The diversified drug developer Theravance (THRX) and its investors are patiently awaiting the results of an FDA advisory committee meeting scheduled for March 7, 2013, which is generally expected to yield some positive feedback on the NDA that the company submitted for the COPD/Asthma drug Breo in 2012.
Although the PDUFA goal date for Breo isn't until May 12, 2013, Piper Jaffray seems to be under the impression that a positive adcom vote could trigger a full acquisition. How large the acquisition premium would be is still being hotly debated, although it seems that a portion of these potential gains has already been baked into the share price. Indeed, without an adcom vote, THRX has risen about 20% this week, adding hundreds of millions to the market value of the company.
While I agree with the notion that the FDA advisory committee should give an overall positive vote on the NDA given the efficacy and safety profile that has been established by Breo in the phase III trials conducted by GSK, the rumor/thesis that was put out by Piper Jaffray removed what could end up being a significant portion of the upside potential that THRX had with the adcom vote. On the other hand, I think there is substantial upside potential for THRX in the event that it actually gets fully acquired by GSK in the near future.
This is largely based on the huge COPD target indication, which gives Breo huge peak sales figures in the 20+ million U.S. patient population by itself. If you factor in the enormous marketing budget potentially provided by GSK and the easier reimbursement process with big pharma association, Breo sales of $700 million to $1 billion are reachable within 2-3 years.
Certain analysts have much higher expectations for Breo, although I think they are underestimating the drug's penetration and pricing power, even with its once-a-day advantage.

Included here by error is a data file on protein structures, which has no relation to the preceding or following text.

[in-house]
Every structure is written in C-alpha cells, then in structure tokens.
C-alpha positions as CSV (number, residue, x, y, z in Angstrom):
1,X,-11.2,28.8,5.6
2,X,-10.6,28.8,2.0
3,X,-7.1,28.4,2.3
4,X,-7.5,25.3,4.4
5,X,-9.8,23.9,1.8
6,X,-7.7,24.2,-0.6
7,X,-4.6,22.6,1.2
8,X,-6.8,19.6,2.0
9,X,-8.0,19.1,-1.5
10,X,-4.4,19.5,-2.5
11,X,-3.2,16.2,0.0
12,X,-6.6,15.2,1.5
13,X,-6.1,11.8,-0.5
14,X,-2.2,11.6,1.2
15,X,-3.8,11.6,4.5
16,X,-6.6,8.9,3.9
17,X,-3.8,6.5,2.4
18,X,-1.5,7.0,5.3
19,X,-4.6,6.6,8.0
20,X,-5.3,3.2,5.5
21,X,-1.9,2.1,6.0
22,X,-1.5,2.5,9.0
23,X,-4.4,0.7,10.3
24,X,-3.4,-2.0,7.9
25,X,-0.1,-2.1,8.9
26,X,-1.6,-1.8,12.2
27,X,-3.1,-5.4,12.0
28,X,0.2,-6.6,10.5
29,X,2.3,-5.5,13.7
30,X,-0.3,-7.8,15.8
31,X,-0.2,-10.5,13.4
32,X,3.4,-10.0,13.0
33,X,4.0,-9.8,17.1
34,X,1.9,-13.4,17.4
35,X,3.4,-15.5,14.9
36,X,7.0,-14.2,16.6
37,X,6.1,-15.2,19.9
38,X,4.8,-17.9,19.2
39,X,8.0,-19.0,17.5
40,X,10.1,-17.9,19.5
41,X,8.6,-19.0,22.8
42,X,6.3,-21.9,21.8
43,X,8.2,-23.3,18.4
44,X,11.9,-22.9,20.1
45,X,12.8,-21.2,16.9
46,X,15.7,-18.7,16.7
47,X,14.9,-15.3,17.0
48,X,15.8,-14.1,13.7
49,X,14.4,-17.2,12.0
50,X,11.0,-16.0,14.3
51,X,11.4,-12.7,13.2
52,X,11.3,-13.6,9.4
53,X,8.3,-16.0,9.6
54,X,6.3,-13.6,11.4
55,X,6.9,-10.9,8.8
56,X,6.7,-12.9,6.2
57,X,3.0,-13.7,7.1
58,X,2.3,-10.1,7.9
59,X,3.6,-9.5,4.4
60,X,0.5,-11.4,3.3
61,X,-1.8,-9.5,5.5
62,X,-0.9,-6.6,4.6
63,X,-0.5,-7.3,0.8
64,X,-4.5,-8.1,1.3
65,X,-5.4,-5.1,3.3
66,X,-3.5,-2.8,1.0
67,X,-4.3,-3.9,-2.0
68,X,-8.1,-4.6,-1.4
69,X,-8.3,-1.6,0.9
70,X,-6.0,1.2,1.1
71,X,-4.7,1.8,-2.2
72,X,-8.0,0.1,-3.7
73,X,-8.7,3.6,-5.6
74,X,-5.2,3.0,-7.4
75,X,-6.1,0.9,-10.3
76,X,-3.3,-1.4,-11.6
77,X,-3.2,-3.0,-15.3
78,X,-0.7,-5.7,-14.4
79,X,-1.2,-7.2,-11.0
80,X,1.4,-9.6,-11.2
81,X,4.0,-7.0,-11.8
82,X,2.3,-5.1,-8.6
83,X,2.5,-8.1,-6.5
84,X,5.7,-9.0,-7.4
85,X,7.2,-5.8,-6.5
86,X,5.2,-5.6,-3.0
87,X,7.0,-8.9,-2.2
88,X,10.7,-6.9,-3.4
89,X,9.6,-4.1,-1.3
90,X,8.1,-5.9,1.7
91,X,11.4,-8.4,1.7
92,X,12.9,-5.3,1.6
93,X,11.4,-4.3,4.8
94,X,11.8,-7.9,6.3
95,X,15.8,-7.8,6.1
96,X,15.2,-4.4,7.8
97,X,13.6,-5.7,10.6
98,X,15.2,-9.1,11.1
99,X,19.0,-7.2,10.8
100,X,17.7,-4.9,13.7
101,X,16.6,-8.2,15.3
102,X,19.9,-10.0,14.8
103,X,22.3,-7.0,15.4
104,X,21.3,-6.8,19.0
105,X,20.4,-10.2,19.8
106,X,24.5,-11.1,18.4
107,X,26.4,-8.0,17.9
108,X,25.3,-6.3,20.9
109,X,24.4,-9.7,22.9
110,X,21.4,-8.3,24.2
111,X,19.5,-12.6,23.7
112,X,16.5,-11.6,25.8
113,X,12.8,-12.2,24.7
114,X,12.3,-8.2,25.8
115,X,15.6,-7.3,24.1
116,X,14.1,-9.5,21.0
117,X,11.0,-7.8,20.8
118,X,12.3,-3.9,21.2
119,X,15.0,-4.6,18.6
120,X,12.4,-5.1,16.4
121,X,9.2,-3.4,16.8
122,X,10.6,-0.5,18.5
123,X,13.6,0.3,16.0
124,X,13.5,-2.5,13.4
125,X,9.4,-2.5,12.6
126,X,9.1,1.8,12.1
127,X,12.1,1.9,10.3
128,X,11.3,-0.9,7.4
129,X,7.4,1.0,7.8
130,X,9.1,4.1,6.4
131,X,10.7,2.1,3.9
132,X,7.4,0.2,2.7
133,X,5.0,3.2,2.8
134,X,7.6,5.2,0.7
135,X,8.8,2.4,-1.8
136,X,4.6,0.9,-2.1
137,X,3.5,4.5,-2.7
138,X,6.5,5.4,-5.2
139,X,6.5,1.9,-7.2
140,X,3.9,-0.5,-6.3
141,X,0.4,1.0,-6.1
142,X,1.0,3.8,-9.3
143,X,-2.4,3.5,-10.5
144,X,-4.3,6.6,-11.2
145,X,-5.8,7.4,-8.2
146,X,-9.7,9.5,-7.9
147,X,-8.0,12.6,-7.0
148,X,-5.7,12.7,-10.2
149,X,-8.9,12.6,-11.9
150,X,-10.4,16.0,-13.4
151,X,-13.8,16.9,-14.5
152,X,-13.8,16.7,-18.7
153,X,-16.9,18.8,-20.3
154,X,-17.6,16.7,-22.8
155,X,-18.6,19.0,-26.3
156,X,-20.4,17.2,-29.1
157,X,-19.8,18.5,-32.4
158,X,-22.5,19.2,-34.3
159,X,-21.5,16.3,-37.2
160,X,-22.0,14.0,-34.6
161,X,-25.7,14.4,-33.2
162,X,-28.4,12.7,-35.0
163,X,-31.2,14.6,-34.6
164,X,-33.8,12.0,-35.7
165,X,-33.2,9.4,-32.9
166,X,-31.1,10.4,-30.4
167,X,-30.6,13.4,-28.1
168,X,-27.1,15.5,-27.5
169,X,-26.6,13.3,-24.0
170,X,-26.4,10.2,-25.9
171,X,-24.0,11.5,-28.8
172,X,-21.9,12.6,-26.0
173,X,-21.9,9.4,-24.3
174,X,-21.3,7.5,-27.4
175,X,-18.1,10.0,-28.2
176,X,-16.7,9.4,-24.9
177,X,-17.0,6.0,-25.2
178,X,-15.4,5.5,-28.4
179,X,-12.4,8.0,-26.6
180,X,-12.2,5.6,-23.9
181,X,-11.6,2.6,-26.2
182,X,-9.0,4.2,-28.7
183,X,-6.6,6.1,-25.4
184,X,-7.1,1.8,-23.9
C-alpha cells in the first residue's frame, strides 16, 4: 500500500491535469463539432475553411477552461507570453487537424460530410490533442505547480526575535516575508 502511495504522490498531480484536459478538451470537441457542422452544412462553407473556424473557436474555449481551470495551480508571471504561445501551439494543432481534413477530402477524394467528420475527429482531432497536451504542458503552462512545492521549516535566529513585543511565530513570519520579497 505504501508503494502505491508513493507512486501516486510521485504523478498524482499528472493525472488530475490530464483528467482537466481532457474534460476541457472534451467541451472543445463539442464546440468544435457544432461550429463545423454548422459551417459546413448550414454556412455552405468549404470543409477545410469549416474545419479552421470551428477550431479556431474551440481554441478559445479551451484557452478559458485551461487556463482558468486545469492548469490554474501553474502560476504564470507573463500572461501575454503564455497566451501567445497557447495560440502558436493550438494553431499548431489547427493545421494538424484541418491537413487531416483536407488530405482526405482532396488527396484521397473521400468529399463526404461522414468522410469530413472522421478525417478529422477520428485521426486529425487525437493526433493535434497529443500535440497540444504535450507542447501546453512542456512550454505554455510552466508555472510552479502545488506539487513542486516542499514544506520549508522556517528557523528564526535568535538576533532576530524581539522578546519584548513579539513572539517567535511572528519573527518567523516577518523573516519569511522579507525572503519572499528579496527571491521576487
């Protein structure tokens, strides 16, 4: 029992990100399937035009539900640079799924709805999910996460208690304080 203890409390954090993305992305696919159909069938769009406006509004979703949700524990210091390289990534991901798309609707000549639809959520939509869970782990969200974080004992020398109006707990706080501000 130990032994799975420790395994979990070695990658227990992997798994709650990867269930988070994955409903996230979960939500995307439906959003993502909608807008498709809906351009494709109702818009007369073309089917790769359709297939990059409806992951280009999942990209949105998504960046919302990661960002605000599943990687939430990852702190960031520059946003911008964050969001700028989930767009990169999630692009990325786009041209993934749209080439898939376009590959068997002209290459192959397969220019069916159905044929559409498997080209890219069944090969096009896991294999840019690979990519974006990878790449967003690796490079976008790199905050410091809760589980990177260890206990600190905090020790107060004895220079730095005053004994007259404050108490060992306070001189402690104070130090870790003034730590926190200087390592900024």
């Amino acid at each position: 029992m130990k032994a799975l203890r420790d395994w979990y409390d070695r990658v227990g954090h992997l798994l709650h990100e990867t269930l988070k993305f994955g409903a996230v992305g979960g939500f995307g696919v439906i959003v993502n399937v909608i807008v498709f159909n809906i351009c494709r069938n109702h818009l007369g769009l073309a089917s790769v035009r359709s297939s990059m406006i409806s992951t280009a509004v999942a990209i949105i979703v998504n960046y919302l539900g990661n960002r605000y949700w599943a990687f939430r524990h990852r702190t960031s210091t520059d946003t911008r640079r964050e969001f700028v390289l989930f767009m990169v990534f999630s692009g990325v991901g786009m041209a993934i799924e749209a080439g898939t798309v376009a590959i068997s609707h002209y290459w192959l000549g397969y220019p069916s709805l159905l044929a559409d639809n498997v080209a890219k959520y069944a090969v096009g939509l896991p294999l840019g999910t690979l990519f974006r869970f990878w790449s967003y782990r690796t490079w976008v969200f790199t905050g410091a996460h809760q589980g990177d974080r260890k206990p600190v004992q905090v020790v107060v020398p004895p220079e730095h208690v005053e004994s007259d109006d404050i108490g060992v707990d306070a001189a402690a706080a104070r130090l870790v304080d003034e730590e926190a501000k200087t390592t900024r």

While Breo does not introduce a new mechanism of action to the treatment of COPD, it does offer a once-a-day treatment that has shown non-inferiority against its competitors and combines a long-acting beta2 agonist (LABA) known as vilanterol with a corticosteroid known as fluticasone furoate. Although the "once-a-day" advantage seems to be a small factor in a much bigger fight for the COPD/Asthma market, patients and doctors have repeatedly shown a preference for simplifications of patient drug regimens.
Having said this, I think investors should be careful about M&A speculation as a rule of thumb. While GSK has incentive to buy the rest of Theravance to simplify and integrate the commercial development phase of Breo, I think there's a better chance that that it will wait for the FDA approval in May to confirm that the drug's future is intact. In addition, I think it's important to realize that FDA advisory committees remain fairly unpredictable. Even with FDA approvals on the rise, we saw a panel reject DepoMed's (DEPO) Serada with a 2-12 vote on the NDA (as detailed in yesterday's article). That was one of the many instances where the stock market's predictions collided with the opinions of doctors who actually have to prescribe these drugs to patients.
Still, the overall profile of Breo seems quite solid, and I would be very surprised if Breo has a similar experience to Serada on Thursday. A surprise advisory committee rejection of Breo would be devastating to Theravance at the company's current market capitalization, and would likely remove any chance of a full GSK acquisition.